Is fraudulent behaviour increasing in the academic community?
‘Retraction is a mechanism for correcting the literature and alerting readers to publications that contain such seriously flawed or erroneous data that their findings and conclusions cannot be relied upon’
– (COPE Retraction Guidelines)
The process of retraction is nothing new. As long ago as 1633, such notable research as Galileo’s discovery that the earth was not the centre of the universe was questioned and withdrawn under pressure from the Catholic Church. But in recent years it has been widely reported that retractions are on the rise, with people quick to spot the disproportionate increase in those of a fraudulent nature:
Source: Fang Lab / PNAS 2012
Inevitably, it is these cases which attract the greatest media interest, from such notorious scandals as Wakefield’s infamous paper on the refuted effects caused by the MMR vaccine, to the extreme case of William Hamman’s ‘Catch Me If You Can’ style scam, whereby the American airline pilot published academic papers under the ruse of being a cardiologist. These high-profile retractions, as well as lesser-known incidences of plagiarism and fraud, beg the question:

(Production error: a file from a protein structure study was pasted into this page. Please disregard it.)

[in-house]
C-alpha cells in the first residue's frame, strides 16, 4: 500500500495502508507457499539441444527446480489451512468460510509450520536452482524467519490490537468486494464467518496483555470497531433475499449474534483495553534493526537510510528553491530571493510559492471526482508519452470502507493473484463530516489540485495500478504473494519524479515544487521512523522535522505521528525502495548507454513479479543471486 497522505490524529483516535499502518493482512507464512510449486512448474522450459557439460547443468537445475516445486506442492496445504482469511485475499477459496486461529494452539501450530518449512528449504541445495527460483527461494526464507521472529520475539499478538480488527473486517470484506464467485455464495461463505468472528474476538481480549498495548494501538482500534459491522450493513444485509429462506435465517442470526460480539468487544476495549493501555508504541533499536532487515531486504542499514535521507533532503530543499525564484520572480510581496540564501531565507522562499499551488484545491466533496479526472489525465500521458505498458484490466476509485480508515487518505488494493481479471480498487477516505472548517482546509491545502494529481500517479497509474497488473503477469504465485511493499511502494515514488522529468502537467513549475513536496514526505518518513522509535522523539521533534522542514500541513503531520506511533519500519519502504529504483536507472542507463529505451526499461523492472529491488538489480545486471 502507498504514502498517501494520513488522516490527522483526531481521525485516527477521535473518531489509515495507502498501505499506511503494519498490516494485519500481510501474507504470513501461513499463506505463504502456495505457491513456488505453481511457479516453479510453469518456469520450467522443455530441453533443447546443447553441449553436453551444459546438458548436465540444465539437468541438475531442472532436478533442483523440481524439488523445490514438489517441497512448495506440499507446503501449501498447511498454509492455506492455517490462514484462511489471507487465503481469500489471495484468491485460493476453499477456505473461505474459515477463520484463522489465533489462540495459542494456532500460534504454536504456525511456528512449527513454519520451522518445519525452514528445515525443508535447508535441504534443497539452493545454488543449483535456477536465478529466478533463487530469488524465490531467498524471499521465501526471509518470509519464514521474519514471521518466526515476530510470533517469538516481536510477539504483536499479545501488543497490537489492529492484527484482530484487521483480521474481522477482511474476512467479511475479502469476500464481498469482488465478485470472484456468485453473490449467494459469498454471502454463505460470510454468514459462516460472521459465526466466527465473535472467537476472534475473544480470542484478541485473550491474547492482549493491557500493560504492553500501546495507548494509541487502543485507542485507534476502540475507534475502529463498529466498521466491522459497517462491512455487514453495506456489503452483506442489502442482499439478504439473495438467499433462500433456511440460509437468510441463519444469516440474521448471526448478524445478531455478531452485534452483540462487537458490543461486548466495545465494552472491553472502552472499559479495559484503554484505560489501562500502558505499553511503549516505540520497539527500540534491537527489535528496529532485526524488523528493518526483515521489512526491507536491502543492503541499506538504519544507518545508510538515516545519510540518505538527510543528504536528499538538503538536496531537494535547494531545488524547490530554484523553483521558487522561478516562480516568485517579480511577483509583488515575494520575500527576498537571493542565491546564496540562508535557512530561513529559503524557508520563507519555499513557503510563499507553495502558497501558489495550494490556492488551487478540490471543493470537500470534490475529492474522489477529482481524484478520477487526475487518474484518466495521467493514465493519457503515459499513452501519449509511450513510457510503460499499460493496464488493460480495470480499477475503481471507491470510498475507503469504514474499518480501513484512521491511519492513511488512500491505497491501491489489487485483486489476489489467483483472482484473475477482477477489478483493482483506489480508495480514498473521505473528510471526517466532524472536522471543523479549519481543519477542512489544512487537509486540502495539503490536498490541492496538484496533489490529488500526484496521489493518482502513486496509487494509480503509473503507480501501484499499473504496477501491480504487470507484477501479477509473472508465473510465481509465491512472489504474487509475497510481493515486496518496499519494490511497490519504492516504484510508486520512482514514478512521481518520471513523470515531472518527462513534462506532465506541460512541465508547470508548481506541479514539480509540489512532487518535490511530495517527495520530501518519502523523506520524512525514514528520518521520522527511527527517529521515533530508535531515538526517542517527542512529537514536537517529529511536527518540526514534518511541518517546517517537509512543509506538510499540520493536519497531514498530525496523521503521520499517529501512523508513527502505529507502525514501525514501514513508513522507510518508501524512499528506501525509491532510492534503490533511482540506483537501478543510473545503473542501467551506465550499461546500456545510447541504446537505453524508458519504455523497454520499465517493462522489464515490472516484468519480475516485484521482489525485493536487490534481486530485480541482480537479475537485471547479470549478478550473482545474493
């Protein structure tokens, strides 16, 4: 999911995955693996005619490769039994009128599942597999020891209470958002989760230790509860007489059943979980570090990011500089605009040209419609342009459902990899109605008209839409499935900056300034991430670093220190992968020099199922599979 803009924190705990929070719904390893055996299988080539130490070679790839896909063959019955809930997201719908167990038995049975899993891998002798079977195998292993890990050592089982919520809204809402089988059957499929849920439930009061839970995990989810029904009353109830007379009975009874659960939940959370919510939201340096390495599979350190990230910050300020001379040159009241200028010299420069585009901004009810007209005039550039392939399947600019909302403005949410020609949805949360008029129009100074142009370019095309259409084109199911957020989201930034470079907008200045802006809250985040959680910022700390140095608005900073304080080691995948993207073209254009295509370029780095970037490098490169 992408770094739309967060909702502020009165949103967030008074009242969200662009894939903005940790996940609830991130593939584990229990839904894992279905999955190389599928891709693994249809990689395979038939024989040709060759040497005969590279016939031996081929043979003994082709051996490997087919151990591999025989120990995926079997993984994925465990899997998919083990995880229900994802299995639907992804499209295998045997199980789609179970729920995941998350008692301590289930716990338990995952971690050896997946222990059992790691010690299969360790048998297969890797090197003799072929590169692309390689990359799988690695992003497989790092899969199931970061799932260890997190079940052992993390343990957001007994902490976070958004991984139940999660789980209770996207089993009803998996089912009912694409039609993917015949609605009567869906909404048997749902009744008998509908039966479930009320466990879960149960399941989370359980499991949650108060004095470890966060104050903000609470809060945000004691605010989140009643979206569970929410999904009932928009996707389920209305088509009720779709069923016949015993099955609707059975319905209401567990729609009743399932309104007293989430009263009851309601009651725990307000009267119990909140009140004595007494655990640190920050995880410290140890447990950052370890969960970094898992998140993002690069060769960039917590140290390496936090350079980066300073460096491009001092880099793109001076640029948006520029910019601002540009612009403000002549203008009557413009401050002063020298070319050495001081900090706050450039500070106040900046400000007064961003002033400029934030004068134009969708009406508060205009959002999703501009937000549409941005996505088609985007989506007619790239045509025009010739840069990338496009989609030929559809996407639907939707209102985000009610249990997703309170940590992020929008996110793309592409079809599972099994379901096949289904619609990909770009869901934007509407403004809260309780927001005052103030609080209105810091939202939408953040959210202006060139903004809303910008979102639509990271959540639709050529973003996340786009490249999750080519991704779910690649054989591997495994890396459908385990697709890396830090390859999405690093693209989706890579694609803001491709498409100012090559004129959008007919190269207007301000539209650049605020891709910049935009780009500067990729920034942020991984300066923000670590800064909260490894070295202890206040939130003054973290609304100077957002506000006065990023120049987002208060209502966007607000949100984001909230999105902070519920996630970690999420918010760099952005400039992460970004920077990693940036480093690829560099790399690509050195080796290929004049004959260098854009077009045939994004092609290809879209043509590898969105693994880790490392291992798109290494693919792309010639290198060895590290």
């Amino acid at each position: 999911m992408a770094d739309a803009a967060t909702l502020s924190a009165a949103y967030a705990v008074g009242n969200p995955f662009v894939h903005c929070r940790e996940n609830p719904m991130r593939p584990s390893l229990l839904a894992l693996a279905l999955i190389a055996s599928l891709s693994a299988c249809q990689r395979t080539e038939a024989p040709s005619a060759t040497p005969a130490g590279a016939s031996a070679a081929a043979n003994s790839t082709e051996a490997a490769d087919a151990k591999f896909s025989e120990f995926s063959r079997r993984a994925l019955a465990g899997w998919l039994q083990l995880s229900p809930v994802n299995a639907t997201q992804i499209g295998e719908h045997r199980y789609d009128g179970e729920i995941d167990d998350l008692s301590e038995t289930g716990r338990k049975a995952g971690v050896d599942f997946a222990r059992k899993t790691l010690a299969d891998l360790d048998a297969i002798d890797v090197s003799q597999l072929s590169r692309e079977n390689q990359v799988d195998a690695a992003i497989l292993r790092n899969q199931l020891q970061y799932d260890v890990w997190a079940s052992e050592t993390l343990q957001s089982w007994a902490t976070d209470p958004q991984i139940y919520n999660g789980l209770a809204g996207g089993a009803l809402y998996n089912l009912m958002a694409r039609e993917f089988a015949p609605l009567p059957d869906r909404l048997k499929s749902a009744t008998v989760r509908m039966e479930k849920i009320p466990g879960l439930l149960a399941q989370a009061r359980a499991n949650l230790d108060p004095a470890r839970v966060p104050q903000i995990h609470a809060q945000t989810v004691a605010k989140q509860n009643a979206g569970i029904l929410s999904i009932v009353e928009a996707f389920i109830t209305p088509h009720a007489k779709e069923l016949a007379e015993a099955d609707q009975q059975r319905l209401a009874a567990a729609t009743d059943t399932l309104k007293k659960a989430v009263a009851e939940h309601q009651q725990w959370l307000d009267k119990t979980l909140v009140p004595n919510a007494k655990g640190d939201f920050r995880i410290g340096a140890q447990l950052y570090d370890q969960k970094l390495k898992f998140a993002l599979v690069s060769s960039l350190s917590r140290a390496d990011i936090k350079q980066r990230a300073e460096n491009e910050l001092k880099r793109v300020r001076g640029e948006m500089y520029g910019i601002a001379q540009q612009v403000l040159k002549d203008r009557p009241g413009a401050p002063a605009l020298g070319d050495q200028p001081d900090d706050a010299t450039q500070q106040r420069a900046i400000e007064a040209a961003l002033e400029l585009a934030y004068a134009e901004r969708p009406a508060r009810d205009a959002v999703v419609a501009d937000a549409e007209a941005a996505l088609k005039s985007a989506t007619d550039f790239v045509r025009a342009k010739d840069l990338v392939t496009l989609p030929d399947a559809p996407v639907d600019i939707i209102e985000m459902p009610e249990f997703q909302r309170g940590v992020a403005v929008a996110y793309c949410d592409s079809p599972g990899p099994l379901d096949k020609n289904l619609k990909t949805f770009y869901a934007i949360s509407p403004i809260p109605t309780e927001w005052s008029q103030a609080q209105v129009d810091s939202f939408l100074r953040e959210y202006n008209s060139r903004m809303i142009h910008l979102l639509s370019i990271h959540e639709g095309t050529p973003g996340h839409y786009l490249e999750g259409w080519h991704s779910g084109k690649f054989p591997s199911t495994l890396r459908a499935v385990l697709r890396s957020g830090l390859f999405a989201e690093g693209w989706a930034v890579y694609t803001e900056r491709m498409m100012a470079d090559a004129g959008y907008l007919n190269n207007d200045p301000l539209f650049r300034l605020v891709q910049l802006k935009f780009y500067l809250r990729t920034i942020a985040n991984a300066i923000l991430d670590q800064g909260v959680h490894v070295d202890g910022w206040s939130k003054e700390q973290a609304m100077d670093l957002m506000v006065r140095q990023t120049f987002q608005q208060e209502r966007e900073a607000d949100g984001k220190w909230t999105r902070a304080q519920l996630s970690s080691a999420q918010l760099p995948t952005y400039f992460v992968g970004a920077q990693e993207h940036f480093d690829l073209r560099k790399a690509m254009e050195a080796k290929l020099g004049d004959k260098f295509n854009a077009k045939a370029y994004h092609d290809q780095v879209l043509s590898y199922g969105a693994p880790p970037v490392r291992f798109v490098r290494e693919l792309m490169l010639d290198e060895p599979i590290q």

Is duplicitous behavior in academia on the up?
As the news continues to be peppered with stories of fraud and deceit, from the News International phone-hacking scandal, to the LIBOR rate-fixing controversy, you may be forgiven for perceiving society as increasingly corrupt, with more and more skeletons emerging from supposedly respectable closets. If we take these mounting statistics at face value, we run the risk of painting authors as dishonest villains, laughing in the face of ethics in their eagerness to publish.
Spare a moment however for the voice of reason before planting both feet firmly on the bandwagon. Fraudulent retractions are undeniably on the increase, but the reason behind this rise may well be due to more complex reasons than first appear.
For one thing, the processes and systems in place to spot incidences of fraud are becoming ever more sophisticated. Anti-plagirism software is increasingly used, whether randomly or as a matter of course, to check for even the slightest levels of duplication; peer review continues to be a vital tool in spotting fabrication and error before papers even reach publication; but added to this is the vast and vigilant global community of readers.
Thanks to online publication, scholarly content is now subject to an army of academics who are reading, sharing and reviewing in a way that was never possible while articles were limited to print alone. Within hours of publication, a paper can be read hundreds of times, subject to the eagle eyes of readers the world over. With this increased readership comes increased scrutiny, allowing better policing of online content.
So what picture would you choose to paint? A bleak world of rising fraud and deceit, where duplicitous authors seek to actively deceive? Or a growing community of honesty and vigilance, seeking accuracy and excellence despite the exceptions? The choice is yours.